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Comment & Response |

Regarding Review of Psychopathology in Children and Adolescents Who Are Deaf or Hard of Hearing

Rachel St. John, MD1
[+] Author Affiliations
1Family Focused Center for Deaf and Hard of Hearing Children, Department of Otolaryngology, University of Texas Southwestern Medical Center/Children’s Medical Center, Dallas, Dallas
JAMA Pediatr. 2014;168(8):778-779. doi:10.1001/jamapediatrics.2014.605.
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To the Editor Theunissen and colleagues1 undertook a challenging task in their review of literature examining psychopathology in children and adolescents who are deaf or hard of hearing. The Results section of their review spoke to the complex role that language modality (eg, spoken compared with sign language) plays regarding the prevalence of psychopathology.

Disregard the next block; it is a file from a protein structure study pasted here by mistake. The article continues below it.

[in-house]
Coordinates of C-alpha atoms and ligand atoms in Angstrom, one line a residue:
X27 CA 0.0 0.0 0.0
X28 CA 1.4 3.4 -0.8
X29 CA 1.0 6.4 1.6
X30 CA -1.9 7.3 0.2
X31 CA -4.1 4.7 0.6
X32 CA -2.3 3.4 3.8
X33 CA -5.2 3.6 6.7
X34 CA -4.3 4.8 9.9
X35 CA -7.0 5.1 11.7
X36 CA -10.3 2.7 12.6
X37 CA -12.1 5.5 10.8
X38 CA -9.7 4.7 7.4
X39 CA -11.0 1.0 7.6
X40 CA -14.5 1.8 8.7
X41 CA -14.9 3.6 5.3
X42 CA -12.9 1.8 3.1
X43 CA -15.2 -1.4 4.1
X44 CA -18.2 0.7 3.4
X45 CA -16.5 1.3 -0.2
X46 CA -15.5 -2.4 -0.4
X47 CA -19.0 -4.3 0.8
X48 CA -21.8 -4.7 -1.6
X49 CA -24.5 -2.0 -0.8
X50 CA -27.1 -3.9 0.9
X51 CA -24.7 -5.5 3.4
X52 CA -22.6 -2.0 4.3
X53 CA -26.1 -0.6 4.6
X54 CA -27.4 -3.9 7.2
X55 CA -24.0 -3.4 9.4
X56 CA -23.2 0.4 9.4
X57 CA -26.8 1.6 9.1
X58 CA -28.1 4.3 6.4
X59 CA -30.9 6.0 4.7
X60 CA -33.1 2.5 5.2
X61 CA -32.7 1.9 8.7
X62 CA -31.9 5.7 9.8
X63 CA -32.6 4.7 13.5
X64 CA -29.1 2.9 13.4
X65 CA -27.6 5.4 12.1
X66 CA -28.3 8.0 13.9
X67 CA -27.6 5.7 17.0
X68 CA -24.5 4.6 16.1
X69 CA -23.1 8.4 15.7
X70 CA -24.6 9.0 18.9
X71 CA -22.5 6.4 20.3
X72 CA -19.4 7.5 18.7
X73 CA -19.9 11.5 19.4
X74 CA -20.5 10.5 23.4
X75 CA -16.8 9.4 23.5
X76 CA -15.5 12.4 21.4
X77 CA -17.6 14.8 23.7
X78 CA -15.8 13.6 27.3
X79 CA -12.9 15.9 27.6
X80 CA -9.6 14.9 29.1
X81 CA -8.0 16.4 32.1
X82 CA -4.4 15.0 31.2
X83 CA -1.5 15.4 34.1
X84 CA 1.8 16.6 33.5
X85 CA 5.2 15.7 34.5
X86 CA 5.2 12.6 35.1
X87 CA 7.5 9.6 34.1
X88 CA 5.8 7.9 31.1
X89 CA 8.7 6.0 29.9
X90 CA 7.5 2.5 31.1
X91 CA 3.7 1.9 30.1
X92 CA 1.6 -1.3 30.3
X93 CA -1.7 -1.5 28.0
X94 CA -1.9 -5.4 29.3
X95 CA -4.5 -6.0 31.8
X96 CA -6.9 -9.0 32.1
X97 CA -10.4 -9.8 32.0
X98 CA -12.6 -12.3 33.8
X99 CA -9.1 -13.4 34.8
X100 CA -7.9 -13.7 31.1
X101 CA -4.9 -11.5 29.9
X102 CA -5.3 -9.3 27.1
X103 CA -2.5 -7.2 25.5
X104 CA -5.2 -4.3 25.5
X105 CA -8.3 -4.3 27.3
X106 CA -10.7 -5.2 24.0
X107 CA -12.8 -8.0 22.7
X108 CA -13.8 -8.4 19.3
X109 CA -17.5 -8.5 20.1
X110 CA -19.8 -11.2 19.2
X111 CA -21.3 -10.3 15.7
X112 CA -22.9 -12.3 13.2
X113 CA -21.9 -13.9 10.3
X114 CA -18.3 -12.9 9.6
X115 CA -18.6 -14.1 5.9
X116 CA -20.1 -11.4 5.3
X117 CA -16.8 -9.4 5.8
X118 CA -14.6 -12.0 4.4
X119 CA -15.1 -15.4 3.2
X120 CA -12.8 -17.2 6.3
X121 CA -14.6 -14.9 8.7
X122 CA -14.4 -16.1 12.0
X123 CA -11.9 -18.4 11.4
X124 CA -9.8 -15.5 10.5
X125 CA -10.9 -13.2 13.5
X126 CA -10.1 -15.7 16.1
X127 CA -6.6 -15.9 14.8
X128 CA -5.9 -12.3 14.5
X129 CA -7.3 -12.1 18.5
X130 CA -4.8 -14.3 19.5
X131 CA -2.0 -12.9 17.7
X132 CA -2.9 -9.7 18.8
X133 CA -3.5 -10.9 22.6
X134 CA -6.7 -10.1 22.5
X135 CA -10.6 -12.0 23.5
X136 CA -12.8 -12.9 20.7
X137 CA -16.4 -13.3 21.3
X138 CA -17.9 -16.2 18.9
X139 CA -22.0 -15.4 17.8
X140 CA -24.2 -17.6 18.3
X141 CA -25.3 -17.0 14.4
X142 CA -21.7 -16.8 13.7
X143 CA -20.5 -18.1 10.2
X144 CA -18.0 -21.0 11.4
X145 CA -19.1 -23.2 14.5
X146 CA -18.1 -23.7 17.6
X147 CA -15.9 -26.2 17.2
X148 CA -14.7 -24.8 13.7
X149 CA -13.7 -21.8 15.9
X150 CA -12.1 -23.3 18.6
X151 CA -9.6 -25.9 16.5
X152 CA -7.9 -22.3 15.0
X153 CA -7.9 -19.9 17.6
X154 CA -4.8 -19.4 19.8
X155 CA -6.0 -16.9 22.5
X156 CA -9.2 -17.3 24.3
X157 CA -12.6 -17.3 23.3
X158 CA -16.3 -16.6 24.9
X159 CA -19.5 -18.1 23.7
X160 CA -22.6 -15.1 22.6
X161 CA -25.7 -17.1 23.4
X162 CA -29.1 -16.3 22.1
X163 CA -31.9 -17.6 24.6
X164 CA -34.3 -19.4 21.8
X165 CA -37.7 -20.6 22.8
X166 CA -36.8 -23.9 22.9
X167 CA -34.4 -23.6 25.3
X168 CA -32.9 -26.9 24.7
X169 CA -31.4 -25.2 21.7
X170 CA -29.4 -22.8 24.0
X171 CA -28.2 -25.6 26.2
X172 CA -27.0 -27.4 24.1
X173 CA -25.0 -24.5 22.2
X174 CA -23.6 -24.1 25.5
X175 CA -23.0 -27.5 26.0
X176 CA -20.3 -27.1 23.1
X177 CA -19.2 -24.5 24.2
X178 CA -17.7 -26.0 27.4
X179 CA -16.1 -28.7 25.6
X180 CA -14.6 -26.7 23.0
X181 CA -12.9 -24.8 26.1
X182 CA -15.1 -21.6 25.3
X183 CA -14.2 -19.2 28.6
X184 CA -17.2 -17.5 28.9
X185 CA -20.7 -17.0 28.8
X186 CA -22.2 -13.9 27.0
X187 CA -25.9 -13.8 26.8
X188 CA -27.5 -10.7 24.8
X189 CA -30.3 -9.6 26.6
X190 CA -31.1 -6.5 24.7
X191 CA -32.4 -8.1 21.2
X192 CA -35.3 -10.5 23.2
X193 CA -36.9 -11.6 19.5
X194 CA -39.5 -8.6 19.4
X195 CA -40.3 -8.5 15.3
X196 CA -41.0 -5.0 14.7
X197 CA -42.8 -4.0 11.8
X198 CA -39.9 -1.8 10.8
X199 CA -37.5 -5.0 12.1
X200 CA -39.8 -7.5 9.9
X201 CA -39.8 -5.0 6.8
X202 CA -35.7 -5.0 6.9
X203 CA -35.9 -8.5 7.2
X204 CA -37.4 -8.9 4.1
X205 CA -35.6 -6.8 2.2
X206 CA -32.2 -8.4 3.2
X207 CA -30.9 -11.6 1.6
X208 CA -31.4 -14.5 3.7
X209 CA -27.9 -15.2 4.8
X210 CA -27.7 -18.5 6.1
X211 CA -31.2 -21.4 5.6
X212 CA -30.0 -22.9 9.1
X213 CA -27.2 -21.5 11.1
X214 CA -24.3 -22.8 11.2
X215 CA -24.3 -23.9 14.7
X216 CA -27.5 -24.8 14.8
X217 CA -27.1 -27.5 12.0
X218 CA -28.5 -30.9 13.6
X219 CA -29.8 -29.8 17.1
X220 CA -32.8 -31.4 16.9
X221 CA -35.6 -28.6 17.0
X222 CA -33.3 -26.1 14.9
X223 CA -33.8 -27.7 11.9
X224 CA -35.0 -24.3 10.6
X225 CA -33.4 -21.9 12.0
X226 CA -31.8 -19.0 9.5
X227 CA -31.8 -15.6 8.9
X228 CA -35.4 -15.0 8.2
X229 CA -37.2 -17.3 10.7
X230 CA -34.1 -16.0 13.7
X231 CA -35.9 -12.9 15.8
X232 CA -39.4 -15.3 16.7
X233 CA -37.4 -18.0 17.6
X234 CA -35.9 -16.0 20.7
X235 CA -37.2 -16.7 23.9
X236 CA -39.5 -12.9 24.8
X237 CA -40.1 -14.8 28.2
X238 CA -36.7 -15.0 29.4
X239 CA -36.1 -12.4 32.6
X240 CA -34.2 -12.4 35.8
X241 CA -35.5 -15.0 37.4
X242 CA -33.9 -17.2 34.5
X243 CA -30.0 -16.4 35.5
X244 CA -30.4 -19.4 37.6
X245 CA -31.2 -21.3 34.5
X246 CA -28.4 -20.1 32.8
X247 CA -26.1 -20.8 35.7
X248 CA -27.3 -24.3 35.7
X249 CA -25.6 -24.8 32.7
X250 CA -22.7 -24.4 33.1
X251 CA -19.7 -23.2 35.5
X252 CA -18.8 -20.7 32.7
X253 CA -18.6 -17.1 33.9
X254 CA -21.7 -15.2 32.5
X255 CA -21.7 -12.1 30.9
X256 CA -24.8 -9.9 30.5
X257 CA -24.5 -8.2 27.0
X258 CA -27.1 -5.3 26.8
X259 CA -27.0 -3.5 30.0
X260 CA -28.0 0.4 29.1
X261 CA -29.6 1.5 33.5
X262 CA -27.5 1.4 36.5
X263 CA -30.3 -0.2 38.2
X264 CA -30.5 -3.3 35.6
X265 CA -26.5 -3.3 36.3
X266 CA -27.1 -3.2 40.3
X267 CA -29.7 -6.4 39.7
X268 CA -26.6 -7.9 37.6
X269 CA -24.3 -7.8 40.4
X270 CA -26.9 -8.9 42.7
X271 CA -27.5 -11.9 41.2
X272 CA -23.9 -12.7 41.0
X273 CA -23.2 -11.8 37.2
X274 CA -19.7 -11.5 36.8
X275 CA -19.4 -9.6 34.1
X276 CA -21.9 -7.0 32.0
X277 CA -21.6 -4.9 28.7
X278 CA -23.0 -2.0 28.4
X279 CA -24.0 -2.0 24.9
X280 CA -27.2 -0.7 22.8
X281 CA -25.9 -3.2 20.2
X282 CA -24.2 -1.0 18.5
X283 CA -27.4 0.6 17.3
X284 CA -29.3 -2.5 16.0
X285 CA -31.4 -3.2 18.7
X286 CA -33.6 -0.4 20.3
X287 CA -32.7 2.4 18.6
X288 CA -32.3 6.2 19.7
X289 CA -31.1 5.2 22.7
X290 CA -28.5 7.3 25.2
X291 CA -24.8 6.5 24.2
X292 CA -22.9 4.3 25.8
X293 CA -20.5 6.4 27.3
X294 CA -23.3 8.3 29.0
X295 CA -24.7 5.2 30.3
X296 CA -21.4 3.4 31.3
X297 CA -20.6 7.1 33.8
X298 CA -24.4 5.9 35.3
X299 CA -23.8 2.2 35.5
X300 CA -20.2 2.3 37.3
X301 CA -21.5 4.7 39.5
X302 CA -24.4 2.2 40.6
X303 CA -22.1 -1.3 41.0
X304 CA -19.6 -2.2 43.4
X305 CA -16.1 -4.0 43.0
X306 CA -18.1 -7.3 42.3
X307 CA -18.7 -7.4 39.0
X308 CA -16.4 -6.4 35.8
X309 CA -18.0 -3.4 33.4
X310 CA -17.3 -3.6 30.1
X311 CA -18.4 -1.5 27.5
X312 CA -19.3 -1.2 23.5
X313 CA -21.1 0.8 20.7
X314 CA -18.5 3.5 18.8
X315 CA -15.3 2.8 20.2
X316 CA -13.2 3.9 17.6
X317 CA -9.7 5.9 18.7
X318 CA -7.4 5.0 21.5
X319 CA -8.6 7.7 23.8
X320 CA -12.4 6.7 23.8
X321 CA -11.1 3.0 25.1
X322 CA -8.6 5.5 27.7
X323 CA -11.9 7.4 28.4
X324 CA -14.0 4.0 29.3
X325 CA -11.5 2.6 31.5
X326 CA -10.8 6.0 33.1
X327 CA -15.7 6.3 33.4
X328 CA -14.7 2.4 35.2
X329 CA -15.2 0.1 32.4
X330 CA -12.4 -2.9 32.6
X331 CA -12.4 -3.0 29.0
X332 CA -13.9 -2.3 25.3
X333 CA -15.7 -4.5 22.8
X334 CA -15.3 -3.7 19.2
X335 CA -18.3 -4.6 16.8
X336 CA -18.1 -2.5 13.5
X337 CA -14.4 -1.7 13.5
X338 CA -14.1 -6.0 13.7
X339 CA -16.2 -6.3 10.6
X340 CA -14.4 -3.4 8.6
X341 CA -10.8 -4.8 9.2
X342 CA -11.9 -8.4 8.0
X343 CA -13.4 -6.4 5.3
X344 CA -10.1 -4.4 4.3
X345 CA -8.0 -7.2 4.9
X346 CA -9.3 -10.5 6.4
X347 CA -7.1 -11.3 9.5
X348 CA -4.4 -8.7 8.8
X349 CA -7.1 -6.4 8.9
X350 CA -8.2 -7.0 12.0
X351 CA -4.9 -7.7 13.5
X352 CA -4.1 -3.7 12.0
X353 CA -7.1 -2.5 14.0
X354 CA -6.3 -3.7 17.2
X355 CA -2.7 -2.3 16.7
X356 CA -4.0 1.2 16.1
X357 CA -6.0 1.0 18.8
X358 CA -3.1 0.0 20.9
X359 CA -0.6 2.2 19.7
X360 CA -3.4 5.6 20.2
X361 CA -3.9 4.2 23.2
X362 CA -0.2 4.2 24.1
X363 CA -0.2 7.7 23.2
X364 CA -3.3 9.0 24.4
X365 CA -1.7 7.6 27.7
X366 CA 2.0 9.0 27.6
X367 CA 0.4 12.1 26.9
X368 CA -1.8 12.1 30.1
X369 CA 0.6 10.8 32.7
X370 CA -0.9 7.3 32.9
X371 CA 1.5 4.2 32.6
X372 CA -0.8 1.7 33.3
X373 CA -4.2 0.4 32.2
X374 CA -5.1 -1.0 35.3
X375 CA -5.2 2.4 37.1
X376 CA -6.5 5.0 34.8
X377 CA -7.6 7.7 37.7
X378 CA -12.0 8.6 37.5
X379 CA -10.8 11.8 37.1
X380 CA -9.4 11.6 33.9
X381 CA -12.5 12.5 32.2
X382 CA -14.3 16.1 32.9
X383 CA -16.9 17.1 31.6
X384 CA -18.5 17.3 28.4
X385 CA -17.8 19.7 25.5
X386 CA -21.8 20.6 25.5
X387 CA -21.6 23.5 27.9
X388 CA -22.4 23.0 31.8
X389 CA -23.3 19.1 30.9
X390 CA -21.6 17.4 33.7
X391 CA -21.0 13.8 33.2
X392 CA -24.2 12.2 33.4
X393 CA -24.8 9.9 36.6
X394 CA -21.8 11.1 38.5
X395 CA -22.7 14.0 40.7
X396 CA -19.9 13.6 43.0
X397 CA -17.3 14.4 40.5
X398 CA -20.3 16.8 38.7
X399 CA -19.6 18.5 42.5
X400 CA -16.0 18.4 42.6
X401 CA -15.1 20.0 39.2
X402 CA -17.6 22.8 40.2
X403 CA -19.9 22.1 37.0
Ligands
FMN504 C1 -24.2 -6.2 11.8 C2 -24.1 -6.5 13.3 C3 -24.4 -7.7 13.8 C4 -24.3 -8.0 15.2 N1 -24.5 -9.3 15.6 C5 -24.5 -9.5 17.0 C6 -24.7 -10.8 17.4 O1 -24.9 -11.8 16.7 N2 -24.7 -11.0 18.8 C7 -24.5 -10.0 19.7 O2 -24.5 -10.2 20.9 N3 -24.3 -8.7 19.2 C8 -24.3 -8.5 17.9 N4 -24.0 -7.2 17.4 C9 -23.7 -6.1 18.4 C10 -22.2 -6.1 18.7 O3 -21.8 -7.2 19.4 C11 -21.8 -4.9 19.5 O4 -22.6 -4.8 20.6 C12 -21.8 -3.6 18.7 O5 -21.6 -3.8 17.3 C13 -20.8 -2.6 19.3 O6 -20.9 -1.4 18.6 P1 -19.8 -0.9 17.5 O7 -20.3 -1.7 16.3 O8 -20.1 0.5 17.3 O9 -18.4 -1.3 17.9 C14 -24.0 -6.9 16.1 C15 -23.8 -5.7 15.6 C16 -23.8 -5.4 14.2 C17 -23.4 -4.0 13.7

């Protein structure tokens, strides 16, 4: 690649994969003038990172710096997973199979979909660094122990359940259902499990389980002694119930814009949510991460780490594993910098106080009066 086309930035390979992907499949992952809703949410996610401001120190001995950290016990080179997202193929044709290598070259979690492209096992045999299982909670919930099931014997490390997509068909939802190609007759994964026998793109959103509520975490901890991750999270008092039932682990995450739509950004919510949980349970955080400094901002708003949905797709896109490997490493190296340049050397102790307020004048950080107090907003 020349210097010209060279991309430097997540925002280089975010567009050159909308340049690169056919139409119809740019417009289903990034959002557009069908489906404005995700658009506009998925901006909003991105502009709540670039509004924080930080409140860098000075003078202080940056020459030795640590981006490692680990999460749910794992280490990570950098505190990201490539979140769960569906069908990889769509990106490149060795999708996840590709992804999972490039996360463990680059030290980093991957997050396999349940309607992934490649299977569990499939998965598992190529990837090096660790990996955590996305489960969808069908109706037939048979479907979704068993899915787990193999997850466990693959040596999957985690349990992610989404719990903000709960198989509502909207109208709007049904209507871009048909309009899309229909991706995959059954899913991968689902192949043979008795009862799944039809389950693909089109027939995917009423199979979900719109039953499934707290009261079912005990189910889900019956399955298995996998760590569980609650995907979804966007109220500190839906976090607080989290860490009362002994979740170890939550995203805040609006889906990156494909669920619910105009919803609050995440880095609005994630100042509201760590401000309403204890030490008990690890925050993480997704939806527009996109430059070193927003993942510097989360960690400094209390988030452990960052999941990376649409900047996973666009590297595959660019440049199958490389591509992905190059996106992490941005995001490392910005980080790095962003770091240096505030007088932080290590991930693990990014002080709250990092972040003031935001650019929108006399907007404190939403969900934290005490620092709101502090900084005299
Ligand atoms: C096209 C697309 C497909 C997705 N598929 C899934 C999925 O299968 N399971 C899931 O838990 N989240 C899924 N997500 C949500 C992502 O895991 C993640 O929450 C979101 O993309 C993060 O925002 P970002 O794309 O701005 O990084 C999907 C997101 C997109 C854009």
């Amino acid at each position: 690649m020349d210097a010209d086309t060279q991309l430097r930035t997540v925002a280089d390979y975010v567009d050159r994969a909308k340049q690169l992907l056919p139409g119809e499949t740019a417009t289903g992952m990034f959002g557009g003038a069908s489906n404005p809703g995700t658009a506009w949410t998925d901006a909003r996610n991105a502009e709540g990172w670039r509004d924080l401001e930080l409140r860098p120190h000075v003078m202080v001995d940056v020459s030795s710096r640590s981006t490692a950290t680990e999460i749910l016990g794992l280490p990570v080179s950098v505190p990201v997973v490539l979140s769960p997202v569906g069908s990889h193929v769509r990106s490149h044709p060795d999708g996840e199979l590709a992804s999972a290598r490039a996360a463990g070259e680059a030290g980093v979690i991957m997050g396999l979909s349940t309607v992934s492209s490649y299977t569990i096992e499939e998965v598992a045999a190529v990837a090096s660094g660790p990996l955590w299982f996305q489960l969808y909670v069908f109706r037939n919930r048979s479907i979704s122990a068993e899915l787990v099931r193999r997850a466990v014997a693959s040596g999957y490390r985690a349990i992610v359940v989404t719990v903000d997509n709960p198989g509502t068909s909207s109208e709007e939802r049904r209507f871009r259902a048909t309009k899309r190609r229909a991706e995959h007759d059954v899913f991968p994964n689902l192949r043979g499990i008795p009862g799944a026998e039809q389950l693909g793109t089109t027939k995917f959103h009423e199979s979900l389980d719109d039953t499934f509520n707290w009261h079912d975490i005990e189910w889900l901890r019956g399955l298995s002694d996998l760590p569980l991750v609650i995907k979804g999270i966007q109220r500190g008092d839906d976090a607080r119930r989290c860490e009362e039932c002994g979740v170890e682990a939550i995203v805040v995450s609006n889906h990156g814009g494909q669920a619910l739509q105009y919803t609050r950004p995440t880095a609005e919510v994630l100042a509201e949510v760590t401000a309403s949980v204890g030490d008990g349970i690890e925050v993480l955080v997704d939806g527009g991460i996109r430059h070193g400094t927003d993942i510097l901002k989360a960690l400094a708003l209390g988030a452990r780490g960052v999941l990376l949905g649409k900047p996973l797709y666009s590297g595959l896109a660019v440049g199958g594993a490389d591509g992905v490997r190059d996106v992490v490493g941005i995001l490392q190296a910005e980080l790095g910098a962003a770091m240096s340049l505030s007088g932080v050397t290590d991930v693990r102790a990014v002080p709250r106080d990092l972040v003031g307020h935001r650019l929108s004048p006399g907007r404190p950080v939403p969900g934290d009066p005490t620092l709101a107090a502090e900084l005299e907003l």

The authors stated in their article that a number of studies “showed that sign language was significantly associated with more psychopathology.” The authors cited these studies regarding deaf signing children and adolescents, referencing statements such as “the prevalence of psychopathology in this group was very high, ranging from 40% to 77%.” Several of these cited studies used the Child Behavior Checklist as a measure of possible clinical psychopathology. The Child Behavior Checklist is a questionnaire that asks parents to report observed symptoms (eg, isolation, aggression, or school behavior problems) that can indicate possible underlying psychopathology. It is validated as a screening instrument and has excellent use as a triage tool to guide practitioners to in-depth diagnostic testing when necessary2 but is not a stand-alone diagnostic measure, which the authors did acknowledge in their Discussion section. However, the studies were cited in a manner that implied a direct connection between diagnosed psychopathology (the use of “significantly associated” in this context) and the use of sign language. Despite the statements in the Discussion section, this could potentially mislead a reader with no background in sign language or experience with the presentation of psychopathology in deaf individuals.


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